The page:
بسم الله الرحمـن الرحيم
Did Mirza Ghulam Ahmad Claim to be a Prophet?
This is the first part of a series of articles containing original references from the writings of Mirza Ghulam Ahmad of Qadian (d. 1908) in clarification of whether or not he considered himself a Prophet. There is no doubt that Ghulam Ahmad proclaimed himself the Mujaddid of the 14th century after Hijra, and that he claimed to be a Muhaddath, meaning someone who receives divine inspiration. Likewise, Ghulam Ahmad stated about himself that he was the promised Messiah and the expected Mahdi. None of these claims are intrinsically heresy strictly speaking. They are, of course, open to dispute, but do not touch upon any of the Articles of Faith in Islam or any other fundamental doctrine of the Religion. It is only the controversy regarding Finality of Prophecy that makes Ghulam Ahmad a controversial figure, and the basis upon which the majority of Ulema and even the National Assembly of Pakistan declared him and his followers – the Ahmadiya/Qadiani sect – as disbelievers. This controversy even existed within the Ahmadiya community itself. Ghulam Ahmad’s son, Mirza Mahmud Ahmad, was elected his second successor in 1914, while a dissenting party, led by Maulana Muhammad Ali, based in Lahore, soon broke away and formed their own group. Their dispute was not merely administrative but also theological. The Lahori group emphasized that Ghulam Ahmad was not a prophet nor ever claimed to be one, while the Qadiani group, led by Ghulam Ahmad’s son, which quickly became the dominant faction, considered Ghulam Ahmad to be truly a prophet, albeit subordinate to the Shari’a of Prophet Muhammad ﷺ. In other words, the Qadiani faction consider Ghulam Ahmad to be both a prophet and an ummati. But what is the reality of this controversy? The truth is Ghulam Ahmad himself wrote extensively on it, attempting to clarify his very nuanced position and technical claims. But one thing he made absolutely certain and which is not in dispute is the fact that he declared himself subordinate to the Shari’a of Prophet Muhammad ﷺ, a member of his Ummah and Millat, and sent for the purpose of reinvigorating Islam, particularly with regard to defending the Religion against the hostile intellectual attacks of Christian missionaries and aggressive Hindus. Secondly, there is no doubt that Ghulam Ahmad considered himself a recipient of divine revelations, inspirations and visions. These were collected in the form of a book entitled Tadkirah. This, along with Ghulam Ahmad’s claim to being the promised Messiah prophesied in the Hadith, referred to therein as ‘Jesus son of Mary’ were the obvious basis for the impression that Ghulam Ahmad was claiming Prophethood for himself. The Holy Quraan proclaims that sayyidina Muhammad ﷺ is the ‘Seal of the Prophets’ and in authentic Hadith he is reported to have said ‘there is no prophet after me’. So the reader should beware that Ghulam Ahmad acknowledged these divine texts of the Quran & Sunnah which make it explicitly clear that sayyidina Muhammad ﷺ is the Last Prophet. He attempted to explain his own claim to ‘prophetic experiences’ in terms that would comply with the letter and spirit of the doctrine of Finality of Prophecy. There are literally hundreds of references from the writings and statements of Ghulam Ahmad where he flatly denied any claim to Prophecy. However, it has been suggested that Ghulam Ahmad’s alleged claim to prophecy was gradual, and that his latter writings ‘abrogate’ his earlier ones. Thus his earlier, repeated and emphatic denials of prophethood must be disregarded in light of his clear claims to being a Prophet evident in the writings of his final years. I shall, in sha Allah, examine this theory. It is my thesis that Ghulam Ahmad did not alter his position on this controversy and maintained throughout his life that he was not a prophet in the real or technical sense. In other words, the Lahori position on this controversy is closer to Ghulam Ahmad’s. Though it should be remembered that the Lahori-Qadiani controversy is very technical, nuanced and largely semantical.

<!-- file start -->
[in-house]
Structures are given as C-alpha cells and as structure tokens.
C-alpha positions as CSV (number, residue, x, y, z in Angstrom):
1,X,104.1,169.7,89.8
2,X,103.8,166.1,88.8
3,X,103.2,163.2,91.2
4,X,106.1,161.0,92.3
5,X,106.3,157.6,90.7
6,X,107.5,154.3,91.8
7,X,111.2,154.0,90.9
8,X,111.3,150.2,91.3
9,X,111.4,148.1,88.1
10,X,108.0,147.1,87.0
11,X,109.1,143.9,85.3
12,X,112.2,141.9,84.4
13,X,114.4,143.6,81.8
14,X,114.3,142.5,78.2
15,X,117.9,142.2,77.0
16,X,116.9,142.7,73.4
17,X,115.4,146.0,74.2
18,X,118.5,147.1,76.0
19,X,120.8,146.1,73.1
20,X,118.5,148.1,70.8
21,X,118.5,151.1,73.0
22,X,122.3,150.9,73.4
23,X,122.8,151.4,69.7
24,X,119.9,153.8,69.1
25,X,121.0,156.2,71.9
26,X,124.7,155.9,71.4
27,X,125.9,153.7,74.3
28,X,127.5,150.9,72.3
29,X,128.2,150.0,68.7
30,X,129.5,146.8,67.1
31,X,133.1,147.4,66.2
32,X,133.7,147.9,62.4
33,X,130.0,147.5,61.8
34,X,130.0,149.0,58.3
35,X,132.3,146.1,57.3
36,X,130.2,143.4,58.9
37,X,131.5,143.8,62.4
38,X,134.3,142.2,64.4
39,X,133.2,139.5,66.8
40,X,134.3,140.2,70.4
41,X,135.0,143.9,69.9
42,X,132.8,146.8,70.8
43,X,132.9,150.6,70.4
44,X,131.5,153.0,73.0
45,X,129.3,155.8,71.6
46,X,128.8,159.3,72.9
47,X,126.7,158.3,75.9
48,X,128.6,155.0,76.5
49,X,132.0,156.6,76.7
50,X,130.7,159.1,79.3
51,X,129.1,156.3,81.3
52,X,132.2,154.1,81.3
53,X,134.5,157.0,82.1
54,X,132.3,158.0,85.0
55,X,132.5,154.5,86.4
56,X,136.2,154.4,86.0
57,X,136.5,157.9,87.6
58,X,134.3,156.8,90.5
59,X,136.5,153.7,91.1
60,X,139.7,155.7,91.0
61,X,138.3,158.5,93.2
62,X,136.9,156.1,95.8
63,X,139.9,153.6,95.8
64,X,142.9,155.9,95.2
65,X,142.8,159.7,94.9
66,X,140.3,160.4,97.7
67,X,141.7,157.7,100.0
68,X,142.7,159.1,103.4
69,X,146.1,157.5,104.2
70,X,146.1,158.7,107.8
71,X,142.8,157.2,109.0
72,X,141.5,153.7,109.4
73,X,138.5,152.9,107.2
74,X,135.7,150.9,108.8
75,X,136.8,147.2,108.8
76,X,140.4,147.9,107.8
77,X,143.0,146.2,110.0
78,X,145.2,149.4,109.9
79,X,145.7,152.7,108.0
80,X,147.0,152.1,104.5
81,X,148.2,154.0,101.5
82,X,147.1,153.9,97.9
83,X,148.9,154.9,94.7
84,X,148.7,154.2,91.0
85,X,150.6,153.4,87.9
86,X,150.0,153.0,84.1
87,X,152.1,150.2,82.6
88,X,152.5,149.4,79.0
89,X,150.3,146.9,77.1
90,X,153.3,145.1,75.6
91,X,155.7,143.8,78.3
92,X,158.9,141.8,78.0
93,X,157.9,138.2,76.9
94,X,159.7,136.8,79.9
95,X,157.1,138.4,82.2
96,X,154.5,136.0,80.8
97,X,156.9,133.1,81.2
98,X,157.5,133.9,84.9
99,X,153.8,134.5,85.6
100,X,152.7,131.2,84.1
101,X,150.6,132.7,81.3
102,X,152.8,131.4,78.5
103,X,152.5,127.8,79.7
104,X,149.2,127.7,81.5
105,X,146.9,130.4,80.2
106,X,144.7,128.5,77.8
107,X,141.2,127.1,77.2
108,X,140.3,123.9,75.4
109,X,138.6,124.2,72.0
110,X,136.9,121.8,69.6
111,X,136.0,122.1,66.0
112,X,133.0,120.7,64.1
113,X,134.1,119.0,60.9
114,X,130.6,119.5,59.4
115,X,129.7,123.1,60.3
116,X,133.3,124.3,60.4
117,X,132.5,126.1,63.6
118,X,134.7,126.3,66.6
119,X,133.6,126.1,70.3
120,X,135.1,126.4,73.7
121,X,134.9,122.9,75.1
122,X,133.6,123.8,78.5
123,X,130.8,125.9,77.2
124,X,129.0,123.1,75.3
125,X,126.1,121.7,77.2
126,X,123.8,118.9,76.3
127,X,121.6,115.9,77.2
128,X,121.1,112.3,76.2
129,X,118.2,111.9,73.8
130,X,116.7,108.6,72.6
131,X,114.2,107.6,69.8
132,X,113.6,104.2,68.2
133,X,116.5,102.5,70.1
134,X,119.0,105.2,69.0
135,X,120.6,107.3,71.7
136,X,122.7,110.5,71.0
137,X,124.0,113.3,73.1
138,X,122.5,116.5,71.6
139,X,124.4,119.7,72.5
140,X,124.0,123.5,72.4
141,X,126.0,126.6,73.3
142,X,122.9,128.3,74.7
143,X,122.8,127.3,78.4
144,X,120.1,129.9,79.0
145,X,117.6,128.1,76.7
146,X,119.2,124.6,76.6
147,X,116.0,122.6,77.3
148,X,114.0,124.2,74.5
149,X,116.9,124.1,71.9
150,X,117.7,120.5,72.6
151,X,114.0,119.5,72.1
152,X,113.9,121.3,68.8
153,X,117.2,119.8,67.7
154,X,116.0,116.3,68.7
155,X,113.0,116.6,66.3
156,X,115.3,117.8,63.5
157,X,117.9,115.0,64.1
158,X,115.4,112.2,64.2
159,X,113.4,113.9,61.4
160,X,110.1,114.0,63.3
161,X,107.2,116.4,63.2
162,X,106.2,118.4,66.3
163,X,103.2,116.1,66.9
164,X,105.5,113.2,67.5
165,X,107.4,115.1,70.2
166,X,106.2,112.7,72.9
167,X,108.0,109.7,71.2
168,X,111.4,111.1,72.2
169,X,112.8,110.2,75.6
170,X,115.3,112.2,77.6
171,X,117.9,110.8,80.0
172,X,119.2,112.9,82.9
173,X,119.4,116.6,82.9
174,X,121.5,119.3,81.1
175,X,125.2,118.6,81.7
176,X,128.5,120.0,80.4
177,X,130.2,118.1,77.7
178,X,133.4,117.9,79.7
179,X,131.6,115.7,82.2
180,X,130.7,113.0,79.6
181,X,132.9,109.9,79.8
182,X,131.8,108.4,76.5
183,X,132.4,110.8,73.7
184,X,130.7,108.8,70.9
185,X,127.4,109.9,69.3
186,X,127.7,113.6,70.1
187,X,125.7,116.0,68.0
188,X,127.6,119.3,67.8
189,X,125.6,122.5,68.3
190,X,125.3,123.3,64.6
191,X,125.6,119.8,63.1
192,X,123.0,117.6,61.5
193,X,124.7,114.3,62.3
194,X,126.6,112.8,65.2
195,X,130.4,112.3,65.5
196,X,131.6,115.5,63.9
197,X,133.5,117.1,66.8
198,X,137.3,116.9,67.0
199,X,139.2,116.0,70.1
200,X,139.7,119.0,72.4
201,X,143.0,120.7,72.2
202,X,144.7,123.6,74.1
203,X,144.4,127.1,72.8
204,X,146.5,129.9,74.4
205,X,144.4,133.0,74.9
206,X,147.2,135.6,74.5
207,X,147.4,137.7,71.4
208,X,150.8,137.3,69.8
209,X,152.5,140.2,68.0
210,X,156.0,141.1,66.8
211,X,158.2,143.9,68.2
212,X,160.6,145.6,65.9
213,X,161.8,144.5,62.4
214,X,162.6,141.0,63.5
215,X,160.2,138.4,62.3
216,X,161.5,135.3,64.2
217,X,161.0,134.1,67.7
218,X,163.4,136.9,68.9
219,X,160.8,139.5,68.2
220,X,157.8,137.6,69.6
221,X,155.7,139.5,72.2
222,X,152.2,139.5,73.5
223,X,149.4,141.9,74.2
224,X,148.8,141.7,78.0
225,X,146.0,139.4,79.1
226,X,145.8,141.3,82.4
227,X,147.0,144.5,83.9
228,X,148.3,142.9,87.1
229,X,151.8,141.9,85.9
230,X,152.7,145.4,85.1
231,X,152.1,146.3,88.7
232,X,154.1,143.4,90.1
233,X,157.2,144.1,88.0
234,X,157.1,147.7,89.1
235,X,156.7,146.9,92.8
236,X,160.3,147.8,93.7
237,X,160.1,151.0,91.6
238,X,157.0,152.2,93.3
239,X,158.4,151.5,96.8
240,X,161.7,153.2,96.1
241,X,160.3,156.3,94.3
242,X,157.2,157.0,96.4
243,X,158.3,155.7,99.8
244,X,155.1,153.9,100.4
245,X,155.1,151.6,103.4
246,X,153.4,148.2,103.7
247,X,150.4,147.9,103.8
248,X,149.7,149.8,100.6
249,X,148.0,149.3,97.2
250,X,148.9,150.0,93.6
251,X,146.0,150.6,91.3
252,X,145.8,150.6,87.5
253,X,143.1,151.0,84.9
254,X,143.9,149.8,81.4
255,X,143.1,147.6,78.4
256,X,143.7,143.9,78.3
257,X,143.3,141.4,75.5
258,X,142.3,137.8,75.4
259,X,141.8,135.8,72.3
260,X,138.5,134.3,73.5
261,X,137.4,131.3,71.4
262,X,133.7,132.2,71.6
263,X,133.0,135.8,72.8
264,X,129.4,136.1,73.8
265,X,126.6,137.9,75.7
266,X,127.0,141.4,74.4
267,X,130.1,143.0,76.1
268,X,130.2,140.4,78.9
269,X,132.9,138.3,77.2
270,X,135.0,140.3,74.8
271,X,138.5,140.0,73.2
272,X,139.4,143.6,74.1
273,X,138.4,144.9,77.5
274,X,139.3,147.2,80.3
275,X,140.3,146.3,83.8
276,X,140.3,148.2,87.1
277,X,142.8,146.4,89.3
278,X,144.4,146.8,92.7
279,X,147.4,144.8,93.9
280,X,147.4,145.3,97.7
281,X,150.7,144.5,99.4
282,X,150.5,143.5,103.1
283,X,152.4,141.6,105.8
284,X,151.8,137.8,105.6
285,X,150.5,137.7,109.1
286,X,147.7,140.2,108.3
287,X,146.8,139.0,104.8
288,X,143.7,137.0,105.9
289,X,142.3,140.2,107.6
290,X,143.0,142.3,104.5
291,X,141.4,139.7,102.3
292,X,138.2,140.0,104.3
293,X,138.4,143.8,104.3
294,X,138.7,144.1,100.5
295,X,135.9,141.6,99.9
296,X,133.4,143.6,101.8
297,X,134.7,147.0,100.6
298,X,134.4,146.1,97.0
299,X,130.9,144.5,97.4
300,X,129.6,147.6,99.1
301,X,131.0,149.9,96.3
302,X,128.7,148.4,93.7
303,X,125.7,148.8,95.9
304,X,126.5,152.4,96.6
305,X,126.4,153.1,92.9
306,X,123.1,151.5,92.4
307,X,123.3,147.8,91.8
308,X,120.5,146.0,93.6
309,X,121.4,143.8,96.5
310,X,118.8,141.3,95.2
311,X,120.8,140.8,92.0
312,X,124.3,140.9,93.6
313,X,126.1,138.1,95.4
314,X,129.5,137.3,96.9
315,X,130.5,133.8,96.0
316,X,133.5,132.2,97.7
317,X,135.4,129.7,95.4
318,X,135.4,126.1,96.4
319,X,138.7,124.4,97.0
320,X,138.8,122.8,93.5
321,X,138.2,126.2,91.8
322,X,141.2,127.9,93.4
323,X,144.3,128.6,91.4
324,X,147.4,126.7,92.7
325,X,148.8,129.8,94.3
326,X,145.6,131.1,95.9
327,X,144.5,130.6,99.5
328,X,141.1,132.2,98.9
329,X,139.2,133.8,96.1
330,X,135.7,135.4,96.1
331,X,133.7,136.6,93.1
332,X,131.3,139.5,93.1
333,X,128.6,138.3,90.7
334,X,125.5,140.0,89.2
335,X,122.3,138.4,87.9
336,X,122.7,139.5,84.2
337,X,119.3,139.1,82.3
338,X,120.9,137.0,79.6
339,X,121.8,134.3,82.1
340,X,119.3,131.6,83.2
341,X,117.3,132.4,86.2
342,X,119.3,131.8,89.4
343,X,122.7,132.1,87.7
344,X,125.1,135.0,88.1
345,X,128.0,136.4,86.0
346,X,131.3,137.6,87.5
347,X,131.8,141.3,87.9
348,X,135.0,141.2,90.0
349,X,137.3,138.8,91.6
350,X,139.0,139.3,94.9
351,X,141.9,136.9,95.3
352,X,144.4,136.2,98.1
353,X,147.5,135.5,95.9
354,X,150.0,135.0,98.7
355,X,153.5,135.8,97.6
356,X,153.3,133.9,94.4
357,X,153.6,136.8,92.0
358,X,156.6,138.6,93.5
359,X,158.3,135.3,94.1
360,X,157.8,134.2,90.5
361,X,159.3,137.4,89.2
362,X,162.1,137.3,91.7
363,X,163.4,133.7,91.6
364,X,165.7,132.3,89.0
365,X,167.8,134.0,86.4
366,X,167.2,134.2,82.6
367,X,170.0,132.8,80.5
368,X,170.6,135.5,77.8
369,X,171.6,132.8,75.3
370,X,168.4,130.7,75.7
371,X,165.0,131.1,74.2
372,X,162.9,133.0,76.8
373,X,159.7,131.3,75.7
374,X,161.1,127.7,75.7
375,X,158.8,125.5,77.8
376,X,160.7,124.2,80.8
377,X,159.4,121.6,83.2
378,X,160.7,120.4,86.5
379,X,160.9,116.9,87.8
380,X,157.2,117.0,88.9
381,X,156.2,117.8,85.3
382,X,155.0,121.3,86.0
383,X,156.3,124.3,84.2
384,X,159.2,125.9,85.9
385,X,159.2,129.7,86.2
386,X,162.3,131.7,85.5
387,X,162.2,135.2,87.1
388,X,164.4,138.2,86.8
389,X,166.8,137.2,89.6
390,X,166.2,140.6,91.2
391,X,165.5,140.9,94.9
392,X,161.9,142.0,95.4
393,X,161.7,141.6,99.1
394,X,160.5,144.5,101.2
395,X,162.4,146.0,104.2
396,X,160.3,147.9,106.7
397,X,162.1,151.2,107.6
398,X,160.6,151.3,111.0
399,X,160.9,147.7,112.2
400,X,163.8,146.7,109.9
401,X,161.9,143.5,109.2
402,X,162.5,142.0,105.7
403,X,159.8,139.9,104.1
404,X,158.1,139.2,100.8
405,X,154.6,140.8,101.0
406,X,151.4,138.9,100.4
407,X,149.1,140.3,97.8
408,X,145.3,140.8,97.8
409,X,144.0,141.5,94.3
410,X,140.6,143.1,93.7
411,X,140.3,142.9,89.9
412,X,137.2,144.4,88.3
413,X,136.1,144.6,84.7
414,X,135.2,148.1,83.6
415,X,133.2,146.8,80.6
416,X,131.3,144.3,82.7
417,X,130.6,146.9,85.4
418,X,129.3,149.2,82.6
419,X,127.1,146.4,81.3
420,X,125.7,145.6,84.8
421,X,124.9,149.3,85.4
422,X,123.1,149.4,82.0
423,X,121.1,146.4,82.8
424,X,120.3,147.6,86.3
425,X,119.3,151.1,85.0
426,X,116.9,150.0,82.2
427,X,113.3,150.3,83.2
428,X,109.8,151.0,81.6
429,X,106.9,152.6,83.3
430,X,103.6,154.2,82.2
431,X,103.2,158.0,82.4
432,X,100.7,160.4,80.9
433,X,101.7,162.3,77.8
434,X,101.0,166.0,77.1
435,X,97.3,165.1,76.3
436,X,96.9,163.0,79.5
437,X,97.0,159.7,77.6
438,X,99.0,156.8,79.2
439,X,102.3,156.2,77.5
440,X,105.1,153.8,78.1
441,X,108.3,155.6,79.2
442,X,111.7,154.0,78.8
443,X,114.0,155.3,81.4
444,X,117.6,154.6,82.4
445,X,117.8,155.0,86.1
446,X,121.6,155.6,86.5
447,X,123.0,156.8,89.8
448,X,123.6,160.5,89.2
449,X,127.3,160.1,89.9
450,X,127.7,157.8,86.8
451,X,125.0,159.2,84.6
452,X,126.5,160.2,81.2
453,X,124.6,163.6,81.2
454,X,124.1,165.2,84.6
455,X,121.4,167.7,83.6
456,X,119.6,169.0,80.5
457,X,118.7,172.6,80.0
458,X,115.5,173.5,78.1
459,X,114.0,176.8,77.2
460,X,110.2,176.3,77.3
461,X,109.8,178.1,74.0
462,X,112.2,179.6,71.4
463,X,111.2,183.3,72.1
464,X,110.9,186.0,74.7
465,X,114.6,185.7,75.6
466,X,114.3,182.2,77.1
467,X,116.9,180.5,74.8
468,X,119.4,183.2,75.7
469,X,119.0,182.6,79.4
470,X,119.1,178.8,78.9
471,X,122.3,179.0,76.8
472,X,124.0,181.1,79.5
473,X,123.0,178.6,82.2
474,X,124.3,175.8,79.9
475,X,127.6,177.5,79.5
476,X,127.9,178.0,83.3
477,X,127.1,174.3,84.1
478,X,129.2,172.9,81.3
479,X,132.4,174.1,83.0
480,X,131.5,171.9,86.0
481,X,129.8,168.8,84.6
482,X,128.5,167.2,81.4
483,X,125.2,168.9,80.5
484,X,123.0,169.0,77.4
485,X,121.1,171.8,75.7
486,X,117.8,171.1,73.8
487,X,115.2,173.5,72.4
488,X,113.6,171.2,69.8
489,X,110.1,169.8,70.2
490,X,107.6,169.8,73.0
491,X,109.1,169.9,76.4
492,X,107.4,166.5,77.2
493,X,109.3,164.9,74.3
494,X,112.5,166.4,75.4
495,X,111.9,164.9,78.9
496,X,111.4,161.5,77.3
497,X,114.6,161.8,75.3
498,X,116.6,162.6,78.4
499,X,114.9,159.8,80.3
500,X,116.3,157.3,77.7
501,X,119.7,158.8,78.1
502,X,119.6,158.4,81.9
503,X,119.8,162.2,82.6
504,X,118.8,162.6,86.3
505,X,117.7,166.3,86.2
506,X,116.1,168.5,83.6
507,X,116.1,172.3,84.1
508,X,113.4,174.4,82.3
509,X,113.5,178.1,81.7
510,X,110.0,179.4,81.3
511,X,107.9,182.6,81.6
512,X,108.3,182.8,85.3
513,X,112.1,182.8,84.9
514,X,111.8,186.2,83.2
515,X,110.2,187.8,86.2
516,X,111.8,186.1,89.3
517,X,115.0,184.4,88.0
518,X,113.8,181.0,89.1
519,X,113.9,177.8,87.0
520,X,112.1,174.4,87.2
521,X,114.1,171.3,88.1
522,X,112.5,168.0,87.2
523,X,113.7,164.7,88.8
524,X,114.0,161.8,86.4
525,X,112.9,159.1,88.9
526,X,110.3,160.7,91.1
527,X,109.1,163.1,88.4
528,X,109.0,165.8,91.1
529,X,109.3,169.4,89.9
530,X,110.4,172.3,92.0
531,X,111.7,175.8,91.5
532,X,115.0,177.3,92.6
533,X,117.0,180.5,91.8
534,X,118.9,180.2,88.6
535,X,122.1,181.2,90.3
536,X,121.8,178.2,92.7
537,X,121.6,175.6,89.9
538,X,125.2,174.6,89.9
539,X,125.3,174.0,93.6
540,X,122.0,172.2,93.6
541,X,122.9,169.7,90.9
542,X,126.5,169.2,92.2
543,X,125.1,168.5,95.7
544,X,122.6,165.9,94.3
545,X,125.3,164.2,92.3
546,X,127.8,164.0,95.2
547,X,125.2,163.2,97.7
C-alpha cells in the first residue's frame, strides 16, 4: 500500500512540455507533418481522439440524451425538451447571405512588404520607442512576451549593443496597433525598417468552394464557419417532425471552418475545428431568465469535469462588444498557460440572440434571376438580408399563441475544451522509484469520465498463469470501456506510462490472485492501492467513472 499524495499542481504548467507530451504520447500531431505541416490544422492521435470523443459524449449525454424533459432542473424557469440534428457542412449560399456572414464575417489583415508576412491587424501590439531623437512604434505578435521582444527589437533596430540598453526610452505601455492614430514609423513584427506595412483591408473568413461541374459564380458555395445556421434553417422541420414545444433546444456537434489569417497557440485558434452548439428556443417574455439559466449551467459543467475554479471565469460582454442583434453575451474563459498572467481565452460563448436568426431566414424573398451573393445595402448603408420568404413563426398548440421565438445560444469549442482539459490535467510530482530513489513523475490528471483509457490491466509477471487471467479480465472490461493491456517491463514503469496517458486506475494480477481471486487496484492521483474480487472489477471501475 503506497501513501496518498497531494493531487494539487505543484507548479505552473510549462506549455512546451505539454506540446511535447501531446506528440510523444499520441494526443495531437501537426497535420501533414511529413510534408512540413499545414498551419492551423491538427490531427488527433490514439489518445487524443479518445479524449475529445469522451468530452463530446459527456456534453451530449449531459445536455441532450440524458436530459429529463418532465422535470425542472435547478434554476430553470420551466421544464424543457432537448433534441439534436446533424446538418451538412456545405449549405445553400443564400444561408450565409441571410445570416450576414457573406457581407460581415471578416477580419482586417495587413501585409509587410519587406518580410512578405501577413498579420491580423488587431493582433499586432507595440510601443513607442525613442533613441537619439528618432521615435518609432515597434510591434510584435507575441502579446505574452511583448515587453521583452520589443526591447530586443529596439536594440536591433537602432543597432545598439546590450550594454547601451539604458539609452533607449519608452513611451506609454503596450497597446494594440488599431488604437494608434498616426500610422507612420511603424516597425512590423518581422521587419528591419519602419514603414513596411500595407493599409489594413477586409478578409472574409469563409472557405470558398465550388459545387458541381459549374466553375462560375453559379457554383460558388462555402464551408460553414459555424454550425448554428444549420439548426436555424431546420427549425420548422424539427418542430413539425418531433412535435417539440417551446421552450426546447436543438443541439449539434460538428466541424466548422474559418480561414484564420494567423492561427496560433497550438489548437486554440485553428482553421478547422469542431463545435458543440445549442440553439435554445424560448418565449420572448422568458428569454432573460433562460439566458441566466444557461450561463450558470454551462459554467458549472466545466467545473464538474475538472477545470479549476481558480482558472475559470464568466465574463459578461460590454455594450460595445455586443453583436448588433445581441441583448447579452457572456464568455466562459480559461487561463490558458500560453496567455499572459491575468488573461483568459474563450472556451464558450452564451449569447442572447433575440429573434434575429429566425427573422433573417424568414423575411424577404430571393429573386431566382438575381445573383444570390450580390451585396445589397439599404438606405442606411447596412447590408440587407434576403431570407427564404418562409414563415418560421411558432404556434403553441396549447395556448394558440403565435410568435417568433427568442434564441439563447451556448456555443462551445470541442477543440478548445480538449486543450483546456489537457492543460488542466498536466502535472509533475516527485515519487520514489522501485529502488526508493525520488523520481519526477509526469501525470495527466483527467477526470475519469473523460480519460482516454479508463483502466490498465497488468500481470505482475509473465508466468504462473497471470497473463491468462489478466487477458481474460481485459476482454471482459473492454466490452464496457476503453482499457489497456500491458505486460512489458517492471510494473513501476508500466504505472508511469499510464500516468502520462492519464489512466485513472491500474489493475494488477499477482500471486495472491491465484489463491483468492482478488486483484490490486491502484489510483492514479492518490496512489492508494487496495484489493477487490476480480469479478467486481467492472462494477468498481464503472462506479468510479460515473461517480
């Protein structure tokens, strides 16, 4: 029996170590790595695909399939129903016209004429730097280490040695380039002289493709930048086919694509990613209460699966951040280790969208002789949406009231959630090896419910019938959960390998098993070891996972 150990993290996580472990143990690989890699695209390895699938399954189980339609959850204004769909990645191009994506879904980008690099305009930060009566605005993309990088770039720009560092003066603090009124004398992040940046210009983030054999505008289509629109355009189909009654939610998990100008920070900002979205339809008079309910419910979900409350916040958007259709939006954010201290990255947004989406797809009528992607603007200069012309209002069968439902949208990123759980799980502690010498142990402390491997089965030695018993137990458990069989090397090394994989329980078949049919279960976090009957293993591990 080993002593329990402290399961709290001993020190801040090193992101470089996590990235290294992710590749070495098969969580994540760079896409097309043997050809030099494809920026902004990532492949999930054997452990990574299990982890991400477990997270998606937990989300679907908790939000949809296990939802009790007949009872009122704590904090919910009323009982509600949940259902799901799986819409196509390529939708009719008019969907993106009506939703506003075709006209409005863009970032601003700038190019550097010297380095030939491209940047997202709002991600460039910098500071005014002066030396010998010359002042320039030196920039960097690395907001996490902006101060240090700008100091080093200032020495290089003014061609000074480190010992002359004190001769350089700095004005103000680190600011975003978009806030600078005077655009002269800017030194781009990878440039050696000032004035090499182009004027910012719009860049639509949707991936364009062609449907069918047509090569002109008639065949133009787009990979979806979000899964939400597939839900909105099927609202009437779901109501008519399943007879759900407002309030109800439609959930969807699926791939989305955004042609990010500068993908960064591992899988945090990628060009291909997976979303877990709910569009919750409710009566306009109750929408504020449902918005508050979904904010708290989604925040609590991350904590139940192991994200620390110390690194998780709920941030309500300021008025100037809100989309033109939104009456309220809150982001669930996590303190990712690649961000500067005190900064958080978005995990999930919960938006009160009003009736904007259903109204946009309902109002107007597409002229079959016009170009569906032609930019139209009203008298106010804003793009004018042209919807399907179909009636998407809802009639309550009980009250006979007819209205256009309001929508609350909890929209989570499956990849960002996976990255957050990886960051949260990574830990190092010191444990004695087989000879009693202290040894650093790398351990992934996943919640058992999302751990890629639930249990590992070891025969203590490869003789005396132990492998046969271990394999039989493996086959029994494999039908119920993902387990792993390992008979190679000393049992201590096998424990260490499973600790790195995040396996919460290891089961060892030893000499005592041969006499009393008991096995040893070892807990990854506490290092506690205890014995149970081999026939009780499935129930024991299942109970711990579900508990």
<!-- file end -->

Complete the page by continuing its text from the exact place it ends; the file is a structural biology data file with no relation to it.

Mirza Ghulam Ahmad wrote the book Haqiqat-ul-Wahi (lit. ‘Reality of Divine Revelation’) in the last years of his life. The book was published in May 1907, approximately one year before his death. In this book, Ghulam Ahmad addresses the impostor John Alexander Dowie (1847-1907), who claimed to be the Prophet Elijah and a new Messenger of God. In response to such a heretical claim from the perspective of Islam, Ghulam Ahmad said:
وانك تفترى على الله فى دعوى النبوة والنبوة قد انقطعت بعد نبيّنا صلى الله عليه وسلّم
اور تو دعواۓ نبوت میں اللہ پر افتراء کر رہا ہے اور سلسلہ نبوت تو ہمارے نبی ﷺ کے بعد منقطع ہوگیا۔
Translation: “And you have lied upon God in your claim to Prophethood while Prophethood has ceased after our Prophet [Muhammad] ﷺ.” (Ruhani Khaza’in v.22 p.688; Damimah Haqiqat-ul-Wahi al-Istifta p.64)
So this is a very clear and explicit statement from the pen of Ghulam Ahmad during his last years, in a book published just one year before his death, in which he proclaims that Prophethood has been terminated after Prophet Muhammad ﷺ and anyone who claims prophethood, like John Alexander Dowie, is lying upon God. To be continued in sha Allah.